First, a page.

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A 31-day journey with the heroes of the Reformation.

A 31-day journey with the heroes of the Reformation.
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Location:

United States

Description:

A 31-day journey with the heroes of the Reformation.

Language:

English


Episodes

Here He Stood: Martin Luther (1483–1546)

10/30/2017
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Luther stood not on the pronouncements of popes, or the decisions of councils, or the winds of popular opinion, but on “that word above all earthly powers.”

Duration: 00:08:00


The Runaway Nun: Katharina von Bora (1499–1552)

10/30/2017
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Katharina married Martin Luther to survive as a runaway nun, but their marriage proved to be a model in a time when “pastor’s wife” was a new role.

Duration: 00:06:06


The Administrative Pastor: Johannes Bugenhagen (1485–1558)

10/29/2017
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The Reformation required more than theological giants. It also demanded organizational geniuses.

Duration: 00:06:31


The Happy Professor: Zacharius Ursinus (1534–1583)

10/28/2017
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He took the lead role in writing the Heidelberg Catechism, one of the most ringing affirmations of faith in all of Christian history.

Duration: 00:05:16


The First Calvinist: Theodore Beza (1519–1605)

10/27/2017
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Theodore Beza gave form to what we now call Calvinism by explaining and defending the biblical doctrines Calvin had rediscovered.

Duration: 00:06:14


The Teenage Martyr: Lady Jane Grey (c. 1537–1554)

10/26/2017
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Lady Jane Grey was a teenage victim of social and political conspiracy, beheaded at seventeen for her faith. But her life is far from a tragedy.

Duration: 00:06:02


The Smile of the Reformation: Pierre Viret (1511–1571)

10/25/2017
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Pierre Viret knew how to contend for the truth of God’s word with theological rigor and courage. He also knew how to do it with a smile.

Duration: 00:05:06


The Ink: Robert Estienne (1503–1559)

10/24/2017
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Robert Estienne was the premier printer of the Protestant cause. He put Reformation doctrine and the Bible itself into the hands of ordinary people.

Duration: 00:06:36


The Genius of Geneva: John Calvin (1509–1564)

10/23/2017
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The key to John Calvin’s life: he recovered and embodied a passion for the absolute reality and majesty of God.

Duration: 00:06:49


The Champion of the Kirk: John Knox (c. 1513–1572)

10/22/2017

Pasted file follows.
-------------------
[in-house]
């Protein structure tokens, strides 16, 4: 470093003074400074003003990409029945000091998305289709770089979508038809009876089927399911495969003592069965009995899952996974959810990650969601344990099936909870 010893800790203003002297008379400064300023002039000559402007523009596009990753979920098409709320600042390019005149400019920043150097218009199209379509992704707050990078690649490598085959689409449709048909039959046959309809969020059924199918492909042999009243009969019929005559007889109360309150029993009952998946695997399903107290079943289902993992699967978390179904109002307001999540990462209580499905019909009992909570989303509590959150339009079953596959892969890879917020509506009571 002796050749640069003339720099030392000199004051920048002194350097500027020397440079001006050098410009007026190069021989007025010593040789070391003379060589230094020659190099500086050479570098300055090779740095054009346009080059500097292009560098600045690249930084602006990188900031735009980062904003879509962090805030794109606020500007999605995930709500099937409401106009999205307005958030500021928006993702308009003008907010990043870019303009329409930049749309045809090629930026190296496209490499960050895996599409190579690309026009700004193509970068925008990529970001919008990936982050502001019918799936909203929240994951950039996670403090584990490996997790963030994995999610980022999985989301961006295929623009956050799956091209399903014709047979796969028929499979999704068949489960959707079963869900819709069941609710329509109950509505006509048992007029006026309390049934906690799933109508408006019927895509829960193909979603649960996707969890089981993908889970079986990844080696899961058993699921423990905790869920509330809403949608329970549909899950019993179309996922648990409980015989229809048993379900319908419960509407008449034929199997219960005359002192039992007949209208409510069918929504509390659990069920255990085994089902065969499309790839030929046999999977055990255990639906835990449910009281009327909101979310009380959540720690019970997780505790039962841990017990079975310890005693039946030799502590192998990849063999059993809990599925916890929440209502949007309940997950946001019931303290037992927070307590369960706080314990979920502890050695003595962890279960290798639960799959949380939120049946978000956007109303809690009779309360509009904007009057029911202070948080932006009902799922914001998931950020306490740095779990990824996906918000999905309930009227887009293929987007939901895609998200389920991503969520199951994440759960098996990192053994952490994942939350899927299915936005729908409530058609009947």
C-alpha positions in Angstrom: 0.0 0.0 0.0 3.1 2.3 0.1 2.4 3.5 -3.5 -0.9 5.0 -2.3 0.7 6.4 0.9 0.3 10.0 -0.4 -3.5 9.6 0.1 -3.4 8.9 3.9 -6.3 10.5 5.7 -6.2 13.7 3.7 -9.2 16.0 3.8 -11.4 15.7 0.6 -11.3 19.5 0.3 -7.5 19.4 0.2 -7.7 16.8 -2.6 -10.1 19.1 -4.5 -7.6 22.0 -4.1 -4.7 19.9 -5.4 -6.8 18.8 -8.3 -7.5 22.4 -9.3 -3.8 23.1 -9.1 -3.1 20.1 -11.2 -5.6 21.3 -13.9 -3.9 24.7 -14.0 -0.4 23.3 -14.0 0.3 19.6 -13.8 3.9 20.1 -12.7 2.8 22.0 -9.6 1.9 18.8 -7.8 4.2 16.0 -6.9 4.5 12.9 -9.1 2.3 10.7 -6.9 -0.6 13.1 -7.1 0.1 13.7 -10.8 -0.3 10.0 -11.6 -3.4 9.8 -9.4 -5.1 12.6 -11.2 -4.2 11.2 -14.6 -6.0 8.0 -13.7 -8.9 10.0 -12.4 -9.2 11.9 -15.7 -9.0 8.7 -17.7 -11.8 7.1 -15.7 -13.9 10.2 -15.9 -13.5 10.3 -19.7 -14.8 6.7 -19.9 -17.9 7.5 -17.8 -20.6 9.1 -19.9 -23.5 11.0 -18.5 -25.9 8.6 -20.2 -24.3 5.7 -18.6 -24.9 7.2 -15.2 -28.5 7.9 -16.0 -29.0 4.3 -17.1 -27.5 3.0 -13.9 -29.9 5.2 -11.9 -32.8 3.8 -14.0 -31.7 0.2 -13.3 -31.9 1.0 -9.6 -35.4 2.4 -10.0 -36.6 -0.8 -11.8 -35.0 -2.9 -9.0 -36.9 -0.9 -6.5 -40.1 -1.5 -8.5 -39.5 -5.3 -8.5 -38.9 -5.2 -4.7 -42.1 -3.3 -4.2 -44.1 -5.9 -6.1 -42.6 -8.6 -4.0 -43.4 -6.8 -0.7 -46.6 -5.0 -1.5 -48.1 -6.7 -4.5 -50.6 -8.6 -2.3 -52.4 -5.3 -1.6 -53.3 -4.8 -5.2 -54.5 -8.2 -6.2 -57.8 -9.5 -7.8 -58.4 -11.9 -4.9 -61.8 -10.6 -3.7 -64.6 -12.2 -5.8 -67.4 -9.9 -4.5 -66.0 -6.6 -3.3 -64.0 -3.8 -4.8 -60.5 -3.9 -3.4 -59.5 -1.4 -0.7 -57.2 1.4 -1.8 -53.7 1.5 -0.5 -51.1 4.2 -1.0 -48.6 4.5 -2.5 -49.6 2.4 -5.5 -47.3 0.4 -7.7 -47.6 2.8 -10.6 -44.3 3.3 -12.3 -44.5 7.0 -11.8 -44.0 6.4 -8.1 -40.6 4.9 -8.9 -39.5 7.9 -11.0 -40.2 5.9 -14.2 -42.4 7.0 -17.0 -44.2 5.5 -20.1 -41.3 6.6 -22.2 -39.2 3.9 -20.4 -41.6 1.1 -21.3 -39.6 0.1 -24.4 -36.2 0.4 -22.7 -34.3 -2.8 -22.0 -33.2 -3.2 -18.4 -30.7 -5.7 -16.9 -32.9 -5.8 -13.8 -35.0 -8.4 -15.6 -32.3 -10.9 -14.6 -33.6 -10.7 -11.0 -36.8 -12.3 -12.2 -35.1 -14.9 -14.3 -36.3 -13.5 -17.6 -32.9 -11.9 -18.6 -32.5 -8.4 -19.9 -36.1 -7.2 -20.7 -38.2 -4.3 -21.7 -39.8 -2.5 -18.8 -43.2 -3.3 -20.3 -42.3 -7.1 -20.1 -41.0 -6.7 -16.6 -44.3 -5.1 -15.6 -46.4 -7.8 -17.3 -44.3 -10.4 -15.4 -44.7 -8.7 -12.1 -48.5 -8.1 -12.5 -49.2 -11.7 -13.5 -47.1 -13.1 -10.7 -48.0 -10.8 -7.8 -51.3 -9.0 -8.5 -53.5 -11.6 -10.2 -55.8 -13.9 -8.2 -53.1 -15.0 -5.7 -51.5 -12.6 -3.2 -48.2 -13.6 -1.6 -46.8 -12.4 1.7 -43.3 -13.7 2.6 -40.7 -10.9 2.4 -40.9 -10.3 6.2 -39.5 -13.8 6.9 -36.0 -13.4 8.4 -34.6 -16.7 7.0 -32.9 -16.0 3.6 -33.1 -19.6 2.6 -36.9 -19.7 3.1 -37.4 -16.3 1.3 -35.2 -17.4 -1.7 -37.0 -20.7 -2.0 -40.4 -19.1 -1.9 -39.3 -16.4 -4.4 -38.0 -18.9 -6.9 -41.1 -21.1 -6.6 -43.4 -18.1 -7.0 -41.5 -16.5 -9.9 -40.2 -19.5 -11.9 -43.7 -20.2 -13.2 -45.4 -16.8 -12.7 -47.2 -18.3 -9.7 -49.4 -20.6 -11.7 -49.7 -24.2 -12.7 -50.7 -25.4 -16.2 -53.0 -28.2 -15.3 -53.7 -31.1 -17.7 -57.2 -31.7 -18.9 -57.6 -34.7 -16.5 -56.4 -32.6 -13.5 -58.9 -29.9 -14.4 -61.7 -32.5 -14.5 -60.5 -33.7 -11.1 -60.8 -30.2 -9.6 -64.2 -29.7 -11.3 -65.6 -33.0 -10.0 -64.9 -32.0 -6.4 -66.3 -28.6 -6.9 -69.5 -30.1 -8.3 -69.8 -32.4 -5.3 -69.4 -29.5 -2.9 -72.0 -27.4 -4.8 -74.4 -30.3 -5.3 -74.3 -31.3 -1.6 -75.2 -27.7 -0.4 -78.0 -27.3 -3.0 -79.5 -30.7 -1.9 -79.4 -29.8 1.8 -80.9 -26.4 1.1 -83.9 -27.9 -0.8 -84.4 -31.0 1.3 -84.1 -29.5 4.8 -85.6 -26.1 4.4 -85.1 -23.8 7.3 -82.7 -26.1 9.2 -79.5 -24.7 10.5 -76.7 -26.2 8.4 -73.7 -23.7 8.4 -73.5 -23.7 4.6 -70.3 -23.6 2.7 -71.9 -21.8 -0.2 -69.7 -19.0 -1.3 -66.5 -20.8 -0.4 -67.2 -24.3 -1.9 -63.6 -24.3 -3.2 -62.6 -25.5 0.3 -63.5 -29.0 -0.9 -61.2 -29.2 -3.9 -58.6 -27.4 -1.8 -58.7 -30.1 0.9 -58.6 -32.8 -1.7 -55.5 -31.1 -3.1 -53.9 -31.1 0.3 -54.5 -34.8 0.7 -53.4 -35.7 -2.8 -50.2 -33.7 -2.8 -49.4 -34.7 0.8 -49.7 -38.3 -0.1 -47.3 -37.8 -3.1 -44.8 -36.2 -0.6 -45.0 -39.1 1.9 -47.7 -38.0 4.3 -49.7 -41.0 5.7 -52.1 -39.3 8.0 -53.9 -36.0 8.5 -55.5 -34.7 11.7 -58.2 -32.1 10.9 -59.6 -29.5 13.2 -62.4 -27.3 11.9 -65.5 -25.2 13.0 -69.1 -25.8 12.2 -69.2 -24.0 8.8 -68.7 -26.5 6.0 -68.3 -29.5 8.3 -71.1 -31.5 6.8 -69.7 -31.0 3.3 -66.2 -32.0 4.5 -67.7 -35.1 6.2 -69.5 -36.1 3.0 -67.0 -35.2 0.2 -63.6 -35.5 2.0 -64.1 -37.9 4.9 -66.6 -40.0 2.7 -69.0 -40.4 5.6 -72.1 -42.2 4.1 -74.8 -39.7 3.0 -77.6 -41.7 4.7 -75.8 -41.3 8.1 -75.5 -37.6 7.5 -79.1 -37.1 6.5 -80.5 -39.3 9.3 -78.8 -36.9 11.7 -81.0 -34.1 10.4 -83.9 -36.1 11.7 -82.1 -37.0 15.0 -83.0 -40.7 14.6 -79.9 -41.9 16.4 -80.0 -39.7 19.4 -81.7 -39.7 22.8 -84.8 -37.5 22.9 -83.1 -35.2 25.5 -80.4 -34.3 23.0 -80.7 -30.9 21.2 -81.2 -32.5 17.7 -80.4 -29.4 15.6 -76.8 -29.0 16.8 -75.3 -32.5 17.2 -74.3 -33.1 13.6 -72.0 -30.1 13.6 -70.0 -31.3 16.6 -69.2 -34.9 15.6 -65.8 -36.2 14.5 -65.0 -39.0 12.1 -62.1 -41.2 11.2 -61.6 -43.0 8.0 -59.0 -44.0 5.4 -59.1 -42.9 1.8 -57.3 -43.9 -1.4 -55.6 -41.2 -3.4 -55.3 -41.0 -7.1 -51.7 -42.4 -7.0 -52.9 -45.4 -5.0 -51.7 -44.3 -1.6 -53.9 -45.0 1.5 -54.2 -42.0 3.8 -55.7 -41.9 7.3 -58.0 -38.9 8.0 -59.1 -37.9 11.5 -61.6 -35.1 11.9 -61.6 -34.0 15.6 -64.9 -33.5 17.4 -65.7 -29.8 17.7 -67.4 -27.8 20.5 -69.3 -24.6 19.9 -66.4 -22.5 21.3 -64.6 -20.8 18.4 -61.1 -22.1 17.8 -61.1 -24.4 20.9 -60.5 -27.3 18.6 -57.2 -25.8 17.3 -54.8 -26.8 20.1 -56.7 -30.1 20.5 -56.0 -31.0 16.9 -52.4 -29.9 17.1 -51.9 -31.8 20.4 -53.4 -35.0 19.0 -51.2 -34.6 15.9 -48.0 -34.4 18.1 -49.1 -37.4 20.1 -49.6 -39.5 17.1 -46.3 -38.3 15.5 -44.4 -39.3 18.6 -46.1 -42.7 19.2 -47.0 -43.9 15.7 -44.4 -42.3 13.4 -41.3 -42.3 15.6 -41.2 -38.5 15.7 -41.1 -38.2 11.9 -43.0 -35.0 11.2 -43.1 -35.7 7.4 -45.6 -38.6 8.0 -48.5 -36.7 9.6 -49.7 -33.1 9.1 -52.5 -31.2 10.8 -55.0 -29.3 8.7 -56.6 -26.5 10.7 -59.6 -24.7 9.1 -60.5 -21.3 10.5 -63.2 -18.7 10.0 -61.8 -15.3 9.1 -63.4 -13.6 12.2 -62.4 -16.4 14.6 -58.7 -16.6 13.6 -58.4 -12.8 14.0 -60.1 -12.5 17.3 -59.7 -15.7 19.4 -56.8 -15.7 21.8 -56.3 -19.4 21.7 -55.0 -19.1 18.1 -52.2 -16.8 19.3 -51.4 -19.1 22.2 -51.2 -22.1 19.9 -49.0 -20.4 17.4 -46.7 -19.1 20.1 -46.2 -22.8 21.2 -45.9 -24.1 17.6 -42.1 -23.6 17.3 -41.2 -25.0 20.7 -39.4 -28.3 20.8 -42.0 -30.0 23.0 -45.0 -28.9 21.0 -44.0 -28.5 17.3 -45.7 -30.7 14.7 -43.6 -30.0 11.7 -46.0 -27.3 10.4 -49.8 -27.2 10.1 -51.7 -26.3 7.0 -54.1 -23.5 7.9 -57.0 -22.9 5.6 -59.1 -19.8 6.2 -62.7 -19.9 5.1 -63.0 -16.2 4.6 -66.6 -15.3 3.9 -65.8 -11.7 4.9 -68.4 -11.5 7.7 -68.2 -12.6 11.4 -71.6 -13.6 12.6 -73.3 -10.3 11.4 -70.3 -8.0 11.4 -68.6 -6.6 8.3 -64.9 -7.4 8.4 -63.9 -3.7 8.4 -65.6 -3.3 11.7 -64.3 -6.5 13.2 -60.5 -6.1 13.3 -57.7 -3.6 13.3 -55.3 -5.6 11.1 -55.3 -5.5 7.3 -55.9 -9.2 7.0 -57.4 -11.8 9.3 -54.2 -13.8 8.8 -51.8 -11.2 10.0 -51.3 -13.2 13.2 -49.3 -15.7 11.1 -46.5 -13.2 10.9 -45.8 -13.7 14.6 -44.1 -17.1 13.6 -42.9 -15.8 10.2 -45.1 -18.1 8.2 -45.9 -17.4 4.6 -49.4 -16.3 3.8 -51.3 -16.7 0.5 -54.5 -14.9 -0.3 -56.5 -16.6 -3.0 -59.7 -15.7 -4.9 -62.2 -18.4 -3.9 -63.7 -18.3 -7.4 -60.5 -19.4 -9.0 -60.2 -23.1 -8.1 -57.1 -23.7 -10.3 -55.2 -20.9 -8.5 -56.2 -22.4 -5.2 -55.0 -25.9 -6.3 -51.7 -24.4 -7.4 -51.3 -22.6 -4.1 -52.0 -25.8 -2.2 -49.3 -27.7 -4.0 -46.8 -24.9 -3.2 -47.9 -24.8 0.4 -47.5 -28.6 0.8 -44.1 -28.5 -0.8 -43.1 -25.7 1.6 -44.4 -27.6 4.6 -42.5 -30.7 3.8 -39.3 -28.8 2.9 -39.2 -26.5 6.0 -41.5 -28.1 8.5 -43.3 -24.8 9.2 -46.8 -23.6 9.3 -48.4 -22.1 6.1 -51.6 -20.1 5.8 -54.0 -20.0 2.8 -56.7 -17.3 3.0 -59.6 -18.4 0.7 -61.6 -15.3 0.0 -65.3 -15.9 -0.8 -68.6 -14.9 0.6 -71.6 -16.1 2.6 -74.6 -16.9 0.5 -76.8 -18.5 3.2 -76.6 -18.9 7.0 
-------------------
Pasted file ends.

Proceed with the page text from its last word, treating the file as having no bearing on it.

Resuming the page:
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John Knox feared the face of no man, which equipped him to bring reform to his homeland in the Highlands.

Duration: 00:06:11


The Radical Reformer: Conrad Grebel (c. 1498–1526)

10/21/2017
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Conrad Grebel is known as a “radical Reformer” — a leader who took the movement one step further by insisting on separating church from state.

Duration: 00:05:34


The Majestic Beard of Zurich: Heinrich Bullinger (1504–1575)

10/20/2017
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Without Zwingli there would have been no Reformation in Zurich. Without Heinrich Bullinger it would not have lasted.

Duration: 00:06:14


The Ordinary Virgin Mary: Hellen Stirke (Died 1543)

10/19/2017
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Hellen Stirke did not debate theology, write a treatise, or preach to hundreds. She just staked her soul on Scripture — and paid for it with her life.

Duration: 00:05:19


The Accidental Reformer: Hans Gooseflesh (c. 1400–1468)

10/18/2017
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He never preached a sermon and never authored a theological treatise. He was a Reformer by accident — or, better, by common grace.

Duration: 00:06:16


The Swiss Giant: Ulrich Zwingli (1484–1531)

10/17/2017
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Ulrich Zwingli brought the people of Zurich away from pomp, hypocrisy, and idolatry and back to the Bible, the gospel, and Jesus Christ.

Duration: 00:07:01


The British Candle: Latimer (c. 1485–1555) and Ridley (c. 1502–1555)

10/16/2017
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One Lord, one faith, one stake. The story of two great Reformers burned at the same stake.

Duration: 00:06:39


The French Firebrand: Guillaume Farel (1489–1565)

10/15/2017
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Guillaume Farel had faults — and they were real and known — but this French firebrand loved the gospel and devoted his life to sharing its riches.

Duration: 00:06:19


The Gospel Lobbyist: Thomas Cranmer (1489–1556)

10/14/2017
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Thomas Cranmer led England from Roman Catholicism, and shaped England’s theology perhaps more than any other Reformer.

Duration: 00:06:25


The Monastery’s Lost Houselamp: Johannes Oecolampadius (1482–1531)

10/13/2017
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When Johannes Oecolampadius returned to Basel in 1522, the people sung Latin in Mass. Ten years later, the Mass was gone and the songs were German.

Duration: 00:04:28


The First Lady in France: Marie Dentière (c. 1495–1561)

10/12/2017
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What Marie Dentière lacked in feminine modesty or humility for her day, she made up for with unrivaled zeal for the gospel.

Duration: 00:05:11

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